Why don’t we skip the part where we argue?

The-lonely-sea-and-sky_20110327

Suddenly there’s this picture of a boy, washed up on the beach after drowning in the sea between Turkey and Greece. He was just on his way to freedom, believed to be five kilometres away.

And suddenly (or once again) the world was divided. There were people who were crying at the sight of this little boy, who would never outgrow the toddler shoes on his sweet little feet. And there were people who said those people were not allowed to cry over this. Because we already knew refugees were drowning in the sea, right?

Yes, we all knew that. Just as we knew that somewhere in the world children are starving, girls are being kidnapped and raped, women are oppressed, textile factories are collapsing, ice is melting and chemicals are poisoning soil and drinking water in countries where they can’t afford medical care.

We’ve known all this since we were old enough to watch the news. We’ve known even more of this since the internet came and brought us not only Facebook, but also uncensored images and testimonies from all over the world.

But does that mean we’re not allowed to cry over this little boy on the beach?

I would say no. Not because I’m one of those people who cried and cried and is still crying over this one image. I would say no because I don’t know of any written rule nor an ethic rule saying you can’t cry over the horror taking place in the world.

But I do wonder what it means. Not so much the crying. But the resentment people feel towards it.

It’s hypocritical, some say, pointing towards the tabloids who are using the image to draw a red line, while all this time they were overtly critical towards the refugees coming to their country. It’s not compassion, it’s voyeurism, they say, pointing towards all the other neglected refugees, children or not, who have died in the past few months on the perilous track between oppression and freedom. More than that, it’s shameful, they say, pointing towards all the western powers who have kept Assad in power and why was that again?

Maybe they’re right, maybe they’re not. More important is the vehemence with which they question the tears of others. It seems they not only doubt their sincerity, they get really infuriated. Why?

I’ve met two kinds of people who opposed to the tears. There are the people who get frustrated because they’ve cared all this time for the refugees (or starving children/raped girls/oppressed women), and cannot stand the sudden tears of the mass. You didn’t cry and certainly didn’t move a finger for all the men, women and children who also lost their lives in the mediterranean this summer, they say, so you don’t get to cry over this one. In other words: you have to earn the right to cry, by consistently and actively showing you care. Otherwise your tears are just occasional, and thus not real.

And then there are the cynics. The people who counter every expressed emotion with reason. They seem to represent a vast majority, if you look at newspapers and other media. As soon as some sort of emotional outburst takes place in society, say after a terrorist attack, a plane crash, or the brutal picture of a dead toddler that goes viral, people start to analyse the outburst. Instead of focusing on the underlying cause of the public grief, they look at the manifestation of it – and come up with all sorts of reasons to condemn it, as if they want to silence all those crying hearts. Although their arguments may be different, they have the same mistrust as the already caring people: all those tears are not real.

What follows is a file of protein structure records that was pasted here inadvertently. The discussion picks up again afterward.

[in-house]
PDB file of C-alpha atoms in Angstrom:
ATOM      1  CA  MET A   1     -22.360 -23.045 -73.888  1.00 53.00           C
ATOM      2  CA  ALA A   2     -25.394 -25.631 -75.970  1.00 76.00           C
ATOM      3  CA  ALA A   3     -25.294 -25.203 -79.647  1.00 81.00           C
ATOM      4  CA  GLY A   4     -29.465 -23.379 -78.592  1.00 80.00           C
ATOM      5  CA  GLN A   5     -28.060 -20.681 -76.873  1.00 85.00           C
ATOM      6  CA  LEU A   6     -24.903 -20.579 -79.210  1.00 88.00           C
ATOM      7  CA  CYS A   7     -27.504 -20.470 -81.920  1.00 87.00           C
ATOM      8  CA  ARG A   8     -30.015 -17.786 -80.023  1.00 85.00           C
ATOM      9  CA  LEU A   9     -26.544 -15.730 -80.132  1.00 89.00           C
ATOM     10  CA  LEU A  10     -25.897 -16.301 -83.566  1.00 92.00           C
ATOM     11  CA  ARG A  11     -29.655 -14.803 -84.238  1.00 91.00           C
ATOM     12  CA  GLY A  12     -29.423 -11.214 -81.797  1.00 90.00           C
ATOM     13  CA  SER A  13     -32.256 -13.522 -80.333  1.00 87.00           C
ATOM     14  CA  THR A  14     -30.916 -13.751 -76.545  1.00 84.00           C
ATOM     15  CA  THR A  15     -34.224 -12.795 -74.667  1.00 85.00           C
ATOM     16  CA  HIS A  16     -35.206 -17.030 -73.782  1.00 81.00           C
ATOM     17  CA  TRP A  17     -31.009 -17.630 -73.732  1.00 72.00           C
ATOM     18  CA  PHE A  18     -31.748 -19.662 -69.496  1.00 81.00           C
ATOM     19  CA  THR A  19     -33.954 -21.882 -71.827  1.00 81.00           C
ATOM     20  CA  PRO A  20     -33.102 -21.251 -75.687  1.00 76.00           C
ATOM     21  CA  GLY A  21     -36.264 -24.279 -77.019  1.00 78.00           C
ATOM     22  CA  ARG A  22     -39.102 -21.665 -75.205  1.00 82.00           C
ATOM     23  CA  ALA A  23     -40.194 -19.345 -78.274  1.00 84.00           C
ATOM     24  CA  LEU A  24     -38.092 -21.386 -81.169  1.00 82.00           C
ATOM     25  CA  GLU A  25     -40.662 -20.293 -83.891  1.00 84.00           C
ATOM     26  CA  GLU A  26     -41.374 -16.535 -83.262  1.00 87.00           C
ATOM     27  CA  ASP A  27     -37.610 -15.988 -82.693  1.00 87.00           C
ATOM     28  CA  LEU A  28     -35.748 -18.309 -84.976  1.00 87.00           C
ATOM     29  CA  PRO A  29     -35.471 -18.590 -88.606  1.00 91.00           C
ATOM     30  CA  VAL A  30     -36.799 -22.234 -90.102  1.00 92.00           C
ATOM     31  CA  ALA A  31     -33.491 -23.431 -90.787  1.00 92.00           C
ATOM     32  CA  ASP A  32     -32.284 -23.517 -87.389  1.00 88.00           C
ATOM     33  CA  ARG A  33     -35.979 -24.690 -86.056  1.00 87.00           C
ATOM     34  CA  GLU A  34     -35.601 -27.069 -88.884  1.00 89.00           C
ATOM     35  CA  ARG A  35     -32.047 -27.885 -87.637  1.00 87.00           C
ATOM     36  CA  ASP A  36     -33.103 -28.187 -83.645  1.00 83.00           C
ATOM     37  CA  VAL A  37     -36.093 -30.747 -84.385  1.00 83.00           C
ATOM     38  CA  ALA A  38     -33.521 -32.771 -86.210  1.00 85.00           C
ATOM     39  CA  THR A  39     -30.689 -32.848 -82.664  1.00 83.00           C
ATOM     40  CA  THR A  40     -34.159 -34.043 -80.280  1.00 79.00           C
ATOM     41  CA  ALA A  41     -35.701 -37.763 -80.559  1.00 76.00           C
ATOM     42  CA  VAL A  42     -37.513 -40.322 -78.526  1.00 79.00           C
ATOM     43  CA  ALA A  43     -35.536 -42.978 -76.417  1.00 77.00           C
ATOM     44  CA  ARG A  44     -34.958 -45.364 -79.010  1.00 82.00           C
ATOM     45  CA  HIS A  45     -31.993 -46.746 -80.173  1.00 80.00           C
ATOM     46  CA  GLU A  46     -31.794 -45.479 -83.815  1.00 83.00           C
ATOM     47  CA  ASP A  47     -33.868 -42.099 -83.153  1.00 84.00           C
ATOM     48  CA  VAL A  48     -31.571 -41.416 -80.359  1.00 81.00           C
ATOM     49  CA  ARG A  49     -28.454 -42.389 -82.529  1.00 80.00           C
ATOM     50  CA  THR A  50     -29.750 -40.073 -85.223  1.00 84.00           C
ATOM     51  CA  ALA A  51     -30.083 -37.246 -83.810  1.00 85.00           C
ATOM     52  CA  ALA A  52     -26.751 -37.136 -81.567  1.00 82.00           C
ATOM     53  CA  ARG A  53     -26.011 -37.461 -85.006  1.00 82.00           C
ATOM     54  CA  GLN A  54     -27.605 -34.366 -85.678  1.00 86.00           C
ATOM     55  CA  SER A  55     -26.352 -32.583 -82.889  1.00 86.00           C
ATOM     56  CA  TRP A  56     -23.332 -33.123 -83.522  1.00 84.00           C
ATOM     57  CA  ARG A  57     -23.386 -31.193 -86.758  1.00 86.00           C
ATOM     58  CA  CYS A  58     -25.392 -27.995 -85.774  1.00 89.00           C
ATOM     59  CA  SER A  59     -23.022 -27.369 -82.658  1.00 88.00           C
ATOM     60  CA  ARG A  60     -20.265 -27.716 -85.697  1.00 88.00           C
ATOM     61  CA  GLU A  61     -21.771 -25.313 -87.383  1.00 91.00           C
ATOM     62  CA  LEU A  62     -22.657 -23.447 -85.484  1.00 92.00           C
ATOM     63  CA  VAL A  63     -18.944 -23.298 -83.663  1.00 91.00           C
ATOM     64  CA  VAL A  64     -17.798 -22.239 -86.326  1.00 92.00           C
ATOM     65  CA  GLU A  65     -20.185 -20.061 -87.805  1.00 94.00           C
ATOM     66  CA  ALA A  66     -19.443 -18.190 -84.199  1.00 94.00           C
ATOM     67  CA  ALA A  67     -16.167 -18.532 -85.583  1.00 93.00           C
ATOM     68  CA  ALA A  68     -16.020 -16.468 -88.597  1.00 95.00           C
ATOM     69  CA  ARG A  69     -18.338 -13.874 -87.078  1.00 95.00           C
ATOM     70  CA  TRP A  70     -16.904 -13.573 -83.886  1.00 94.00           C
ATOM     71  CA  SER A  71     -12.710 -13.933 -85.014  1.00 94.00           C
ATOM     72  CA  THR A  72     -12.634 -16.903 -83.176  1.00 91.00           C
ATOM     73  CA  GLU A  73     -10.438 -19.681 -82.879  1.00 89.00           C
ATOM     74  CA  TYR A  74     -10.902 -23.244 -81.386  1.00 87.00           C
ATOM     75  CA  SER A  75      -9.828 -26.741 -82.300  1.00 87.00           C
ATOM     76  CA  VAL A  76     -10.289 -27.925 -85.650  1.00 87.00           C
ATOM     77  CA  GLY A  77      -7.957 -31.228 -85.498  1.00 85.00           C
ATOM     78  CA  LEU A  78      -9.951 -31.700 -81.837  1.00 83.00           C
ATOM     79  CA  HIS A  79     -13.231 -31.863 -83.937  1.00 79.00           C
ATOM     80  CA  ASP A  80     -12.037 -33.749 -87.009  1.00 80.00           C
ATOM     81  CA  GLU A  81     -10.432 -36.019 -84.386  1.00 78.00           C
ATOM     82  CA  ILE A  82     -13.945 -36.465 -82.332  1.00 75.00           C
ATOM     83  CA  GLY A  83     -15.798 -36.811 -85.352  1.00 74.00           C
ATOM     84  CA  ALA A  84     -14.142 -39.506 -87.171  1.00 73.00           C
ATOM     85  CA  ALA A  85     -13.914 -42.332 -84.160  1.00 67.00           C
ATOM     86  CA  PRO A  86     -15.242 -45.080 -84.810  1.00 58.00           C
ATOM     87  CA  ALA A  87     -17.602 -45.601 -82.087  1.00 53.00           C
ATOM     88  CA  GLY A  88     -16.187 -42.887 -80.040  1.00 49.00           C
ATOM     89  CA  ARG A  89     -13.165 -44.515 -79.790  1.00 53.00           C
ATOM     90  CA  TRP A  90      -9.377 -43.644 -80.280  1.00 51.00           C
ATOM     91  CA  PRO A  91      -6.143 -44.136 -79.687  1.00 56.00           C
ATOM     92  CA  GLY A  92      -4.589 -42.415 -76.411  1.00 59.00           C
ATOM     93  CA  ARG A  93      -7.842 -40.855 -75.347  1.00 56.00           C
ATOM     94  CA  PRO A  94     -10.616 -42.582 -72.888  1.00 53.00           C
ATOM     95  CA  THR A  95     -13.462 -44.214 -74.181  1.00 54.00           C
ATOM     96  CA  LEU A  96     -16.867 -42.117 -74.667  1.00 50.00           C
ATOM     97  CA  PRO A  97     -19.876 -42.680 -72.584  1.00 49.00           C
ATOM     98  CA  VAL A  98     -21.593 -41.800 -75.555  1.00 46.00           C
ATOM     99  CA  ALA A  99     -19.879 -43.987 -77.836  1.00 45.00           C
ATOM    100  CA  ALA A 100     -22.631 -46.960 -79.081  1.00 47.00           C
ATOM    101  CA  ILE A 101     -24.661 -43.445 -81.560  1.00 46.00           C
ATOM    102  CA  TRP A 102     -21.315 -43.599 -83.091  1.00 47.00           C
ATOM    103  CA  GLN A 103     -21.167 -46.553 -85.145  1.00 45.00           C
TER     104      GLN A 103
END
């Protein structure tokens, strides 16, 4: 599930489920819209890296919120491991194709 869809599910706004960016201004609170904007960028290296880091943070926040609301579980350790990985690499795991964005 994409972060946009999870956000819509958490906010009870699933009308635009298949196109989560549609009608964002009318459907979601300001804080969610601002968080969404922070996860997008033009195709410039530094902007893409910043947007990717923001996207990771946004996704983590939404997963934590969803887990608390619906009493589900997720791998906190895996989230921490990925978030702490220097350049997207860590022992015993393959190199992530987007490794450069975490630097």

But, that’s what I ask myself then, how could they not be real? How could you not be moved by the image of that poor little boy, this short life that ended as a dead stick on the shore? Frankly, I would be more cynical if you weren’t.

Truth is, if you ask me, that all those furious people are not that different from the ones who cry. Deep down they cry for the same reasons all of us do, because we don’t only see a dead boy lying in the sand, we see his helplessness, his innocence, we see our own children, we see fathers and mothers, we see his mother putting the little shoes on these tiny feet and we see ourselves, getting our children dressed in the morning for another day further in this future which is all the more insecure and besides the fact that we are endlessly sad about this brutal death, we are frightened. Because if these things can happen to humanity, where does that leave humanity?

Well, sadly enough, it leaves humanity all the more divided.

Between what though?

“All of us,” writes the Dalai Lama in his latest book ‘Beyond Religion’, “all human beings are basically inclined or disposed toward what we perceive to be good. [ ] Our inner lives are something we ignore [but] We are all, by nature, oriented towards the basic human values of love and compassion. [ ] The essence of compassion is a desire to alleviate the suffering of others and to promote their well-being.”

Deep down we’re not divided at all. We are all human beings. We are all deeply touched by this little boy. We are all well aware that this happens in a world where humans are pulling the strings, and that gives us all an astonishing sense of alienation. There may be a difference in manifestation. But why don’t we skip the part where we argue over this and tune in on what we share: our true nature of love and compassion.

Just imagine how by doing this, we could change the world this boy wanted to live in.

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